“We caught a few things in my swing that had crept in – things that are a lot easier to see in person than on video. And it gives you validation. You want to make sure that what you think you’re doing and what you’re actually doing are the same thing. Sometimes that might not be the case and if you’re going to put all that time and effort into it, why wouldn’t you make sure you’re doing the right thing?”
It proved an astute decision with Maguire capturing a top-5 finish ahead of the Symetra Tour Championship with her season tally of $92,517 good enough to earn LPGA Tour graduation in seventh place on the standings. It was a result that saw Maguire join in a now Symetra ritual in following Stephanie Meadow’s leap of 2018 into the clubhouse swimming pool in a celebratory diving tradition for the 10 gleaming graduates.
“It was shallower than I expected,” Maguire laughed. “I kind of banged off the ground because we didn’t go in deep enough but at least we made sure nobody had their phones in their pockets before we jumped!”
“You have to enjoy it when you do well. You have to make sure you celebrate the good ones and then the focus can shift towards next year. I guess it’s just nice not being at Q-School. It’s nice seeing the tweets about Q-School this week and not being there.”
Indeed, the only thing that would’ve made the celebrations sweeter is if Leona’s sister, Lisa had made the leap to the LPGA Tour with her. I first heard of the prodigious golfing twins when sister Lisa won the Tiger Woods endorsed Young Masters Golf Junior Series at La Manga in 2005, where a certain Leona finished second. They were just ten at the time.
The duo traded blows competing together through the amateur ranks right through to graduating at Duke University but where Leona’s career has soared to another level in the professional game, Lisa’s severely struggled. Having played largely on the Ladies European Tour this term, Lisa’s form recently forced her hand when she announced her brave decision to move into a new role off the golf course with Modest! Golf Management.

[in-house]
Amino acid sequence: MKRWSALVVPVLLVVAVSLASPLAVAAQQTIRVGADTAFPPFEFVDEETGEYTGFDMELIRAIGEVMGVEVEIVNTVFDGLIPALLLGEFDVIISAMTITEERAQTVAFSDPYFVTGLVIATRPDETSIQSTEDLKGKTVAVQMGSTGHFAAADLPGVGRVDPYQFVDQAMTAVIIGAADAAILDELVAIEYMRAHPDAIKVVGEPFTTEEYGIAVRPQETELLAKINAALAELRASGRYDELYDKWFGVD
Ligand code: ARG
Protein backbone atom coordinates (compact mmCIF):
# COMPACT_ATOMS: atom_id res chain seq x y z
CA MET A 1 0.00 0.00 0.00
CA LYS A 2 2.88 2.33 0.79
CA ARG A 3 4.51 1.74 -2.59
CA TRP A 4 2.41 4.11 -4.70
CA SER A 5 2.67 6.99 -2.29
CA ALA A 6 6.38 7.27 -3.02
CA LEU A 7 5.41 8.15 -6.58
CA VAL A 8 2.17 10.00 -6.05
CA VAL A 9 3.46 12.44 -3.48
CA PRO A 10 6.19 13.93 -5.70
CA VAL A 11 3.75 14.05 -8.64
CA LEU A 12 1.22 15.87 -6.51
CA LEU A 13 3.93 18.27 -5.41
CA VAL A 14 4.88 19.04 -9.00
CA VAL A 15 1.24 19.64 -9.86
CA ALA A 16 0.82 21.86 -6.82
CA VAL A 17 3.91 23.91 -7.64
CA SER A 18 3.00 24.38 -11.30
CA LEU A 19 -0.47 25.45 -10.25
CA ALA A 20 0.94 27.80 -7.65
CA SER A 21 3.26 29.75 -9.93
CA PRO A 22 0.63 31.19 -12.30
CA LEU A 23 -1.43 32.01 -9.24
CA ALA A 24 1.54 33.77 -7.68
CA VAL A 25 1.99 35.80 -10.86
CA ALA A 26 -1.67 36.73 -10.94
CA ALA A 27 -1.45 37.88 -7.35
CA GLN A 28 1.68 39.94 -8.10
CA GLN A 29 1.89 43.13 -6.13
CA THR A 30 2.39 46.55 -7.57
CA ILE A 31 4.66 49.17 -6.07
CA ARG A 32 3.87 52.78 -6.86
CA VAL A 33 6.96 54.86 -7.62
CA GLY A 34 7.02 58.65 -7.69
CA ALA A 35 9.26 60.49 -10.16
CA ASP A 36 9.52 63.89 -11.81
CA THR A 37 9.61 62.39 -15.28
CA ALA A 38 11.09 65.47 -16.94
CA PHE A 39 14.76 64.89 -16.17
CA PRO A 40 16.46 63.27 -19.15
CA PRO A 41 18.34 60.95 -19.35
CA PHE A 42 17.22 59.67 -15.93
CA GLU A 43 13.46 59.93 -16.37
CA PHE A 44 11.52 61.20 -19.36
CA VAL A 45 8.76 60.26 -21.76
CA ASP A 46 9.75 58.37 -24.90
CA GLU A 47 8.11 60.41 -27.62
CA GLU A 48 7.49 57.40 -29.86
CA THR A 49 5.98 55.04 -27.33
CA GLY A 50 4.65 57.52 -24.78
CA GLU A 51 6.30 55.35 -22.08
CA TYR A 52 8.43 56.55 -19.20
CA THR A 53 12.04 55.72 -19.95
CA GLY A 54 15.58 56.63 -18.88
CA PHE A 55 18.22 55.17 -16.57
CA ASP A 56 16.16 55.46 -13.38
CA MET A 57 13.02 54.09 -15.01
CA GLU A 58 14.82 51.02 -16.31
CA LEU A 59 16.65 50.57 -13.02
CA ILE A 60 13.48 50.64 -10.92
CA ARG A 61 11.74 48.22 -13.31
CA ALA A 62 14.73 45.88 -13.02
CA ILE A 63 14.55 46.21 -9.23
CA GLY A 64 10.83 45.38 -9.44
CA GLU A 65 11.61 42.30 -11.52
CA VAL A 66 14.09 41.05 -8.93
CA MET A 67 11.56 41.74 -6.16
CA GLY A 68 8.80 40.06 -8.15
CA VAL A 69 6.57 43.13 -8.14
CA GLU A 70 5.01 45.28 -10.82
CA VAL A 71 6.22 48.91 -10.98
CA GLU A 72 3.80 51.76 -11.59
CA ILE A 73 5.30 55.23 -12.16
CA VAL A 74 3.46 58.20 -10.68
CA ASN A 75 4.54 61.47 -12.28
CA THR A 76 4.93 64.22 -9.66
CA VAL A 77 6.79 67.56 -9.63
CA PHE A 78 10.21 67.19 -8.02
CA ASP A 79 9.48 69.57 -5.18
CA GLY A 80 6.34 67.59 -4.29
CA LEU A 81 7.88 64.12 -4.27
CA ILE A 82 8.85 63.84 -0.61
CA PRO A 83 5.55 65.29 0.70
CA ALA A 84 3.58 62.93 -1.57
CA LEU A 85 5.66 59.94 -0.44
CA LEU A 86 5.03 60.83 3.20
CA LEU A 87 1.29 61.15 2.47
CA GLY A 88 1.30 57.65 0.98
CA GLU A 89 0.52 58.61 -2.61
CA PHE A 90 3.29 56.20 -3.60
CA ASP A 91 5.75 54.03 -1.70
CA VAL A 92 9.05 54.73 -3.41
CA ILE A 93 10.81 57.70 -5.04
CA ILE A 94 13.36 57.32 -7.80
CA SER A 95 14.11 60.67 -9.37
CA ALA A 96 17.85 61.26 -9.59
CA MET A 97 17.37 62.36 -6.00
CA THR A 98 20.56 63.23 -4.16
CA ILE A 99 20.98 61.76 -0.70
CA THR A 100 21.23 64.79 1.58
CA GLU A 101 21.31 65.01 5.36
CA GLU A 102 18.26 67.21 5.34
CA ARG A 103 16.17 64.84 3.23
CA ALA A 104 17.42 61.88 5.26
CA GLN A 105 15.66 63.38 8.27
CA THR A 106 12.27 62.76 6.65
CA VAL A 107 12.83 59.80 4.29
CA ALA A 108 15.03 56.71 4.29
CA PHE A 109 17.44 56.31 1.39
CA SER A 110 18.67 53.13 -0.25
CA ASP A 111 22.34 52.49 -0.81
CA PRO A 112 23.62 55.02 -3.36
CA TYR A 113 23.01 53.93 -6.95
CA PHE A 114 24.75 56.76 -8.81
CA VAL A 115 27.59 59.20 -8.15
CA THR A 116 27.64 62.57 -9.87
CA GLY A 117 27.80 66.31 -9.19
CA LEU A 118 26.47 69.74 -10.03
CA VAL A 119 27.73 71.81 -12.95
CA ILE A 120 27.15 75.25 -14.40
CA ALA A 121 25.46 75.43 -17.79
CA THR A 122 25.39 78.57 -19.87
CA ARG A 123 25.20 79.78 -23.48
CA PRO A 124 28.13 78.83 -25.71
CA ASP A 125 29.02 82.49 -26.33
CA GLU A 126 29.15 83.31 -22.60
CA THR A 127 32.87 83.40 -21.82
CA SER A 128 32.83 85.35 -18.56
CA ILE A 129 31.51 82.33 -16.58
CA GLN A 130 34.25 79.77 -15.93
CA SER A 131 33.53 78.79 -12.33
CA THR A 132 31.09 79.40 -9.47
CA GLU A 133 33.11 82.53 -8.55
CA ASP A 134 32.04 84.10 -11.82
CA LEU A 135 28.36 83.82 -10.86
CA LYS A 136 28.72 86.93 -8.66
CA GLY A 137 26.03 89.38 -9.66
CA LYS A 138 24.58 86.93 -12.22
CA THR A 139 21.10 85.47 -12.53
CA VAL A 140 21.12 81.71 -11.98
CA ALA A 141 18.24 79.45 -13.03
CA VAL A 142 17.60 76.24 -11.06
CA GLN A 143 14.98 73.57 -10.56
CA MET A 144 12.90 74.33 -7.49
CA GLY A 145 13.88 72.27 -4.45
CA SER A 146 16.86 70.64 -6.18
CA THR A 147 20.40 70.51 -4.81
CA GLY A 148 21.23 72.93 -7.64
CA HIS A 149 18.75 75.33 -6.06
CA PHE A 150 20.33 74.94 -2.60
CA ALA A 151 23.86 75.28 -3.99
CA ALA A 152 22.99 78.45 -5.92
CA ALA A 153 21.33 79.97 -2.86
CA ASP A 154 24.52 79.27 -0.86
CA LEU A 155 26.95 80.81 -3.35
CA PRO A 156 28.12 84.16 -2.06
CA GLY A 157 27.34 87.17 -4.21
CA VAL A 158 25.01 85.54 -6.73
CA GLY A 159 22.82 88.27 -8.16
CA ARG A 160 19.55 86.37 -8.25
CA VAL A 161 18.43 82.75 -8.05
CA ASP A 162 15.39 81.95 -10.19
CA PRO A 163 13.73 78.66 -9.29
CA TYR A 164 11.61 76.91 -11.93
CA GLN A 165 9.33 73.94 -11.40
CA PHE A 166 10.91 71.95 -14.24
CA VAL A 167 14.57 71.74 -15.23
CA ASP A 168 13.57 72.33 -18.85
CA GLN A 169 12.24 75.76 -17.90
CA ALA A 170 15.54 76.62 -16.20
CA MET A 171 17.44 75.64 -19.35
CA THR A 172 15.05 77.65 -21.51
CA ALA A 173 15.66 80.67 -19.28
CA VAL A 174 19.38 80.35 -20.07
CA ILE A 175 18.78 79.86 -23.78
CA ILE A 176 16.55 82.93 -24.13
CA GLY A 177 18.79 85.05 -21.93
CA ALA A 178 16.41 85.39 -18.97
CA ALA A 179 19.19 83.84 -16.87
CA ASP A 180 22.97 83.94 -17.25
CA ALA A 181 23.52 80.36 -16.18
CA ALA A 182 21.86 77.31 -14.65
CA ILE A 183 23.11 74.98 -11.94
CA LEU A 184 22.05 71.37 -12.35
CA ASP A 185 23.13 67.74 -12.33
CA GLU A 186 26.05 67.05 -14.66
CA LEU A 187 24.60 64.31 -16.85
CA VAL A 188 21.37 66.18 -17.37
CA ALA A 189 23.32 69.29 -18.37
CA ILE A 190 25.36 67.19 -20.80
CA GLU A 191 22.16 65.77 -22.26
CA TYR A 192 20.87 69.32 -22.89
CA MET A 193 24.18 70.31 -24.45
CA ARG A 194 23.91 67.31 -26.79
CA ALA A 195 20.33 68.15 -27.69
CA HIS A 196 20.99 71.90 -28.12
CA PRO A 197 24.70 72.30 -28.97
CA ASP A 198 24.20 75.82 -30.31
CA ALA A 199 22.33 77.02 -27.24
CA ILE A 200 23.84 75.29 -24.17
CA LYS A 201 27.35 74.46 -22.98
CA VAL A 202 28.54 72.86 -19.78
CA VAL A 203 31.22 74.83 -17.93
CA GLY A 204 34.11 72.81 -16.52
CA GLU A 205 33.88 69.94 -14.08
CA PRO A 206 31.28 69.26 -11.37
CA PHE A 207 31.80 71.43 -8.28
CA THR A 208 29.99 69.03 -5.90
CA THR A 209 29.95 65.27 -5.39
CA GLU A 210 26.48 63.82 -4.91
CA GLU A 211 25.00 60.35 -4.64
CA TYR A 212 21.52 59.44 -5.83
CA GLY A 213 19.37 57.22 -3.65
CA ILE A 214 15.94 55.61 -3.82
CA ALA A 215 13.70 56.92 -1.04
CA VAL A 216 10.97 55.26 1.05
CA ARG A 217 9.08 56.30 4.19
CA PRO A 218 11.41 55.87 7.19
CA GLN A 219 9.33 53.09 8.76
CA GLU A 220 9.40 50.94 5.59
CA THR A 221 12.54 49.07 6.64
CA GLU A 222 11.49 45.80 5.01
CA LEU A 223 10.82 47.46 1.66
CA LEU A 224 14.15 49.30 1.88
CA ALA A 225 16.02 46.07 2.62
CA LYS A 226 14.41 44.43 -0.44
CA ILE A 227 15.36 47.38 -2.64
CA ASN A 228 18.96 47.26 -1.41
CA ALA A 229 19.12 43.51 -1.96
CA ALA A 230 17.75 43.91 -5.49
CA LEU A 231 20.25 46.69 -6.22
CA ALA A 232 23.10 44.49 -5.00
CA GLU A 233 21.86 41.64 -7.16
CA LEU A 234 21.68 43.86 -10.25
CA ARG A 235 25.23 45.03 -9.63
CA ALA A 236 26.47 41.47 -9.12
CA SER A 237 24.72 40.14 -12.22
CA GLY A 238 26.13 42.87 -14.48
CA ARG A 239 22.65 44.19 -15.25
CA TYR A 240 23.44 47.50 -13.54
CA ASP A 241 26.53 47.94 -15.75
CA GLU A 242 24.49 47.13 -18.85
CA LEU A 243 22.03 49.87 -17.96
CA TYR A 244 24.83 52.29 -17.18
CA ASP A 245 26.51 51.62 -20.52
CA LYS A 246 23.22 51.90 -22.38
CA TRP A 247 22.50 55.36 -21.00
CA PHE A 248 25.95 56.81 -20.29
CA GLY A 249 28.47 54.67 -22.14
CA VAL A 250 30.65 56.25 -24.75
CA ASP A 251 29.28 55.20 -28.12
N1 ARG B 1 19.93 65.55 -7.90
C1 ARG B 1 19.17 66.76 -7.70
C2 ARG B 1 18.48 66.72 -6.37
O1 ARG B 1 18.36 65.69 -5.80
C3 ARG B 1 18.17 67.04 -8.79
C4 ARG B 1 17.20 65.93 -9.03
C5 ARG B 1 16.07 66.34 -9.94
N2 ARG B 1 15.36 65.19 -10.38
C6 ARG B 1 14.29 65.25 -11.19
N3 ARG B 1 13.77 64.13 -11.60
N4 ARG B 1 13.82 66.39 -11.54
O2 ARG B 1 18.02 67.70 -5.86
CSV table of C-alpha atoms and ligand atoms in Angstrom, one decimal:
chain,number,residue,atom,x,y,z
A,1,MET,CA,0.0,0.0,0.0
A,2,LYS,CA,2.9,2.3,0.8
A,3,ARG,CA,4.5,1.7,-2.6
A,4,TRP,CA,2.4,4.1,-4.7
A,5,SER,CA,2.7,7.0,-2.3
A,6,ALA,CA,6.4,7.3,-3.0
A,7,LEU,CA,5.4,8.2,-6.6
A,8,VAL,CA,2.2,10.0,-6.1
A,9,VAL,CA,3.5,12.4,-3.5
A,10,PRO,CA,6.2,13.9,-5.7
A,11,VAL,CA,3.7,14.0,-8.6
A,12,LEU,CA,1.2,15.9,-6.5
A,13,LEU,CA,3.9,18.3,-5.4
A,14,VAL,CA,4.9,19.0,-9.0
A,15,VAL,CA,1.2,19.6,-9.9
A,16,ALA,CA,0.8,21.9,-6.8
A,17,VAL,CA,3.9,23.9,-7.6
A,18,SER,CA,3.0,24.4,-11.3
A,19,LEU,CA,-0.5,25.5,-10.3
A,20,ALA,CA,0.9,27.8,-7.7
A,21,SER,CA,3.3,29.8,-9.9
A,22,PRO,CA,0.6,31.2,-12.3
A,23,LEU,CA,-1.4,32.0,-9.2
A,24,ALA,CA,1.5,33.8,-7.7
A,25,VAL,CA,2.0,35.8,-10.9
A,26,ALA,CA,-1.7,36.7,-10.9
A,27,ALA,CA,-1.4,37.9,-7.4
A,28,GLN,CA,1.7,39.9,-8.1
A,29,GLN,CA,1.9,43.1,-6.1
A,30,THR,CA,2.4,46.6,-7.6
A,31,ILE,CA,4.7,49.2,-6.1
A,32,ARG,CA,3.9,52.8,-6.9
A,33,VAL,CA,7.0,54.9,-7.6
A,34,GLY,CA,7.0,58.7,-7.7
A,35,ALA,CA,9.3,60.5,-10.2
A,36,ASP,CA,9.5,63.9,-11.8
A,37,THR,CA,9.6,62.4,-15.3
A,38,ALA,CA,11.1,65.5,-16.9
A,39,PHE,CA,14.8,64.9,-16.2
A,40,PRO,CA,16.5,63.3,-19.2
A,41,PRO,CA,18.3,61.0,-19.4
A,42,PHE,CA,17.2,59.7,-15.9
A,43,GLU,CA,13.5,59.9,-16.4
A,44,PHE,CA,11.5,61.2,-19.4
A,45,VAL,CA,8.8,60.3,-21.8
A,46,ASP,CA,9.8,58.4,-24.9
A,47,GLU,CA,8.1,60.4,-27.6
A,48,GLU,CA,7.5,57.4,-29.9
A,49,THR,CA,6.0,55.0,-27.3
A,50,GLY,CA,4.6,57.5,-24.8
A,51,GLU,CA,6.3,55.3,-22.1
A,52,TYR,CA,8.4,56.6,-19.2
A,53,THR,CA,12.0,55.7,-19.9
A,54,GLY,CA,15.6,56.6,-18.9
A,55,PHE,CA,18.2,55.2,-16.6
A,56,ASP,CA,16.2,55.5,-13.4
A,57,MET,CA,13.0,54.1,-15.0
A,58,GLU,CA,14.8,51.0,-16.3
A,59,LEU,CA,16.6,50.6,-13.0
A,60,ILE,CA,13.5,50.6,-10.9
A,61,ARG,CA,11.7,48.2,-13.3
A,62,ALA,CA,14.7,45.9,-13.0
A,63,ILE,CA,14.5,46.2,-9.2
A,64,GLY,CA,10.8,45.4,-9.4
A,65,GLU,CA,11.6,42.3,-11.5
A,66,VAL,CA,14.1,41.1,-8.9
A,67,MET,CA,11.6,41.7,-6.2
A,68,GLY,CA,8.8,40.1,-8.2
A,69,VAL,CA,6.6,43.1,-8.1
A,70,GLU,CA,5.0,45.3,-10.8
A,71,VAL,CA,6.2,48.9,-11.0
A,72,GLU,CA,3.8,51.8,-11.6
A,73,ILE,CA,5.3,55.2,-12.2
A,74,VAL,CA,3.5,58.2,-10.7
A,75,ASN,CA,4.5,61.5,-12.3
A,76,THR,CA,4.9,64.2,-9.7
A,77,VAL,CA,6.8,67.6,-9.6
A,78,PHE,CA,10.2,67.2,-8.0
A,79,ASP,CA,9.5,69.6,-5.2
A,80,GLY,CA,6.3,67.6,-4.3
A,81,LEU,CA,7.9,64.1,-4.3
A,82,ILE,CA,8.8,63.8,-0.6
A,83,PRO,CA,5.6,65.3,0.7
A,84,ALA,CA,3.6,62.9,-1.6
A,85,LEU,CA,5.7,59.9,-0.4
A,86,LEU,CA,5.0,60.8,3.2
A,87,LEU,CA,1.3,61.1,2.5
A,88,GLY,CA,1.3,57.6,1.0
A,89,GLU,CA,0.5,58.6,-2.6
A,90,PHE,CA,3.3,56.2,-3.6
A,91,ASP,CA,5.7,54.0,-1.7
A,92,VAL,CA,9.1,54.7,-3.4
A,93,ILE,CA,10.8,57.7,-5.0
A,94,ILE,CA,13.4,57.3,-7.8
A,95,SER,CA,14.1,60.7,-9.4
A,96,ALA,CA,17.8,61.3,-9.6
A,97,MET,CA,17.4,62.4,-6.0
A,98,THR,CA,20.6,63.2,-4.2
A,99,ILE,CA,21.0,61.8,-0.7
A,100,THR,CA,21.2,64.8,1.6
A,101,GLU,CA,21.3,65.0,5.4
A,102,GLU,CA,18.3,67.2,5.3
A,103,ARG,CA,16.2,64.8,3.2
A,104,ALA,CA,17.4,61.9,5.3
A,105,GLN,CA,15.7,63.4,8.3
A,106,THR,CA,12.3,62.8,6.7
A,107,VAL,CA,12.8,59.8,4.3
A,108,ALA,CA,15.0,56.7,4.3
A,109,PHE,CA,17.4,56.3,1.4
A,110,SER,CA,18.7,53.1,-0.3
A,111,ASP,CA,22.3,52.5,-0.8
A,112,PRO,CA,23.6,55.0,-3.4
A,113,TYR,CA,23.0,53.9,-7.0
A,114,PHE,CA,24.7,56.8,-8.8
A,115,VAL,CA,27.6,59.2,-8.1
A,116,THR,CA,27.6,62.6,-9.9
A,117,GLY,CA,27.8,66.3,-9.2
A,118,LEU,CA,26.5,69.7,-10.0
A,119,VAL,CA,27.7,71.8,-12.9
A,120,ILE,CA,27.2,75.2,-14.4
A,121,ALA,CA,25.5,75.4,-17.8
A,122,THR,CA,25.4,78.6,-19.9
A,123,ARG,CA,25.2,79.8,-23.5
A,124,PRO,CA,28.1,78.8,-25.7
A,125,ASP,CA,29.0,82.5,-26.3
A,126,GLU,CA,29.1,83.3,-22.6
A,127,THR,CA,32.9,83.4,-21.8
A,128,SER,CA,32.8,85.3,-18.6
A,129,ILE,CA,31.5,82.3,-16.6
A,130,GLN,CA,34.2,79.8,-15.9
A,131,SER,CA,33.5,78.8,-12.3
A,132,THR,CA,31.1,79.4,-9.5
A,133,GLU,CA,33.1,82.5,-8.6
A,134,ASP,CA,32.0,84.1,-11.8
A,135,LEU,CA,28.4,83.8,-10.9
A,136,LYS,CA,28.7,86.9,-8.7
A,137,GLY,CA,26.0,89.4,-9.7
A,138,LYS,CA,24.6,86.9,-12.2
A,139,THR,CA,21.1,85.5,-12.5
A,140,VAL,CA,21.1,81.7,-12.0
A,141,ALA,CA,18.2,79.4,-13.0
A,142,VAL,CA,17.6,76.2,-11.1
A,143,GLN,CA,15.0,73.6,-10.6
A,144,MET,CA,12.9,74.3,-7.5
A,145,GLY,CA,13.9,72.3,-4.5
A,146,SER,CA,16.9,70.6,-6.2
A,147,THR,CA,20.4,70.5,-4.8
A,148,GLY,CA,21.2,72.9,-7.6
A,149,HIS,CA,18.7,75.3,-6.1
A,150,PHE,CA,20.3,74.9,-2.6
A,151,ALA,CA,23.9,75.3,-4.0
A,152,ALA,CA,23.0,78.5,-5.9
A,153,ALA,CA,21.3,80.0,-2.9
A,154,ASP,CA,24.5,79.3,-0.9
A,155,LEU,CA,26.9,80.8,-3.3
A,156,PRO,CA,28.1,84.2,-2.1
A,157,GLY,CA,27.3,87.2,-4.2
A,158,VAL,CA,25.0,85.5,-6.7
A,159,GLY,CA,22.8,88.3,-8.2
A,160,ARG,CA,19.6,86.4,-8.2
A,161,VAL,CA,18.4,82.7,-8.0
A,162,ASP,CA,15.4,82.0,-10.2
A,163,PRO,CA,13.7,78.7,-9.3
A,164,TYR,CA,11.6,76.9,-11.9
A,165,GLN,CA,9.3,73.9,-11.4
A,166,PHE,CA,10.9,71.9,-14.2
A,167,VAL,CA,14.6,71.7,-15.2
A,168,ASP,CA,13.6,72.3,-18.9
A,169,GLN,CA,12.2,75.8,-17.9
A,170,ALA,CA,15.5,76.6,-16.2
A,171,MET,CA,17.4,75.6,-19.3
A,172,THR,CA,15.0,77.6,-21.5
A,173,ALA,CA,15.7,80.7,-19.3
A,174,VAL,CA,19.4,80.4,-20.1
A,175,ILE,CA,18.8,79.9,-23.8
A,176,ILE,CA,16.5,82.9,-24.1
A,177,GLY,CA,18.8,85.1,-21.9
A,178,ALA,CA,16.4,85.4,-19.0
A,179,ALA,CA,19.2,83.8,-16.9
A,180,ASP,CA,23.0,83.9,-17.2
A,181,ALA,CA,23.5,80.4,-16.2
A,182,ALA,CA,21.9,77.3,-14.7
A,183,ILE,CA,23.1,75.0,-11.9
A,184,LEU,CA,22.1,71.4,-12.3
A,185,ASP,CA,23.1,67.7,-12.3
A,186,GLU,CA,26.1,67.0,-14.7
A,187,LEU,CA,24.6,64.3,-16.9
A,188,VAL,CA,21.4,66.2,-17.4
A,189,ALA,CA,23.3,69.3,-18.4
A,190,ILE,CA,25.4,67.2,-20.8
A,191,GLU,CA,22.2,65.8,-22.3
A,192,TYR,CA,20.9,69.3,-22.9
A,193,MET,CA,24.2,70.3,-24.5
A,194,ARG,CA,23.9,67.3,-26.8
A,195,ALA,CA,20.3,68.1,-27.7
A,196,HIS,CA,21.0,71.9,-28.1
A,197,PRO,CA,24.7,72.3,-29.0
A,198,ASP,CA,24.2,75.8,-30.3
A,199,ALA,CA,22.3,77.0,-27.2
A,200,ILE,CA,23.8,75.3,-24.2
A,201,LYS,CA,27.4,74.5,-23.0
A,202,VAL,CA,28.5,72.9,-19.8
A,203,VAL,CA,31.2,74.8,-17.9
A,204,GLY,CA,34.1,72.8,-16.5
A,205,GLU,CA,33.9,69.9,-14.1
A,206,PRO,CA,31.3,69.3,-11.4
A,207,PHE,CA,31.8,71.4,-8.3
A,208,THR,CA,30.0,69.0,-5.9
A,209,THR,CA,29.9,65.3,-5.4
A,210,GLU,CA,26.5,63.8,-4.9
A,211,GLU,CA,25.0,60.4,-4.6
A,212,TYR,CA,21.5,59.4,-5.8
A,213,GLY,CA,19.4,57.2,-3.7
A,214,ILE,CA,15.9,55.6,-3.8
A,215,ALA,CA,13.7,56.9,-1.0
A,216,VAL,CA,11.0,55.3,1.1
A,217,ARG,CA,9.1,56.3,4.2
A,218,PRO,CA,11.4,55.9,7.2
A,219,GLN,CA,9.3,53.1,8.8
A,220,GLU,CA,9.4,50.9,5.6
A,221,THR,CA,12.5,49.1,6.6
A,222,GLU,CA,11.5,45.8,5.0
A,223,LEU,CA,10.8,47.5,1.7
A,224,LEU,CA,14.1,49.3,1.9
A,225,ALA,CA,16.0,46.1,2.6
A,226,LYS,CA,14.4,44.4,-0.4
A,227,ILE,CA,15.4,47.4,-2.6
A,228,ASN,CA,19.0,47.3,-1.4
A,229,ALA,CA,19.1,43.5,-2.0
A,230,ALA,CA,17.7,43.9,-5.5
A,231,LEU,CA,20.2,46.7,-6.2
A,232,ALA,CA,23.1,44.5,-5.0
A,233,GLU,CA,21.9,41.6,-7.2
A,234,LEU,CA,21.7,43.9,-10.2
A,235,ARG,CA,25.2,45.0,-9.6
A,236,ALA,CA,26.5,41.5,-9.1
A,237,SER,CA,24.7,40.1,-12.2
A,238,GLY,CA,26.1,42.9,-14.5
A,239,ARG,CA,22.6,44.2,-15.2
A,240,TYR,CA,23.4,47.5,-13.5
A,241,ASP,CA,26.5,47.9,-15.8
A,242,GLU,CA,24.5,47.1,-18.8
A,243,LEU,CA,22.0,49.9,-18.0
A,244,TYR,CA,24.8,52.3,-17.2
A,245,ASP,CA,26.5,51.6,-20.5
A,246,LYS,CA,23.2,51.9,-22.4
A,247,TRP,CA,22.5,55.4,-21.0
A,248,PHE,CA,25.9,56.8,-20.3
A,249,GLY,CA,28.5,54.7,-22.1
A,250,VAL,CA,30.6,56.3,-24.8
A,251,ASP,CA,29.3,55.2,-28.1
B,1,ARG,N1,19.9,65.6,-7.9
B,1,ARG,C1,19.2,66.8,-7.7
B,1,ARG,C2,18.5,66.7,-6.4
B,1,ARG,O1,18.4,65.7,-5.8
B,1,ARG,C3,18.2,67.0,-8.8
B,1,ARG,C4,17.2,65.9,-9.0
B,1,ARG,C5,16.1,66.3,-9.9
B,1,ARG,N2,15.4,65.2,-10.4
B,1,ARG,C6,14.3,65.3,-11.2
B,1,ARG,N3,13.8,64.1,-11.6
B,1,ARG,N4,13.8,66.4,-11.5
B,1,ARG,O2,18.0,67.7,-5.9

“It’s been a different year that way,” Leona admitted. “I suppose it’s the first time we haven’t been at all the same events together. I haven’t seen all that much of her really. We played Dubai and Morocco together and then we were up in Galgorm. She caddied for me this year too which was nice. Lisa knows my game better than I do myself. She’s not afraid of saying something when it needs to be said.”
Yet, as nice and all as it was to have Lisa on the bag, the script was never meant to play out this way. For so long, their development seemed to mirror each other as they rose in notoriety and it wasn’t until the professional stage of their careers that a real difference presented itself. With Leona taking the paid circuit in her stride, Lisa’s amateur form eluded her but Maguire maintains that her sister’s struggles never affected her own LPGA Tour ambitions.
“I guess the funny thing this year is that it’s probably the first time in a while that we weren’t competing against each other,” Leona added. “She was doing her thing in Europe and I was doing my thing in the States which was nice.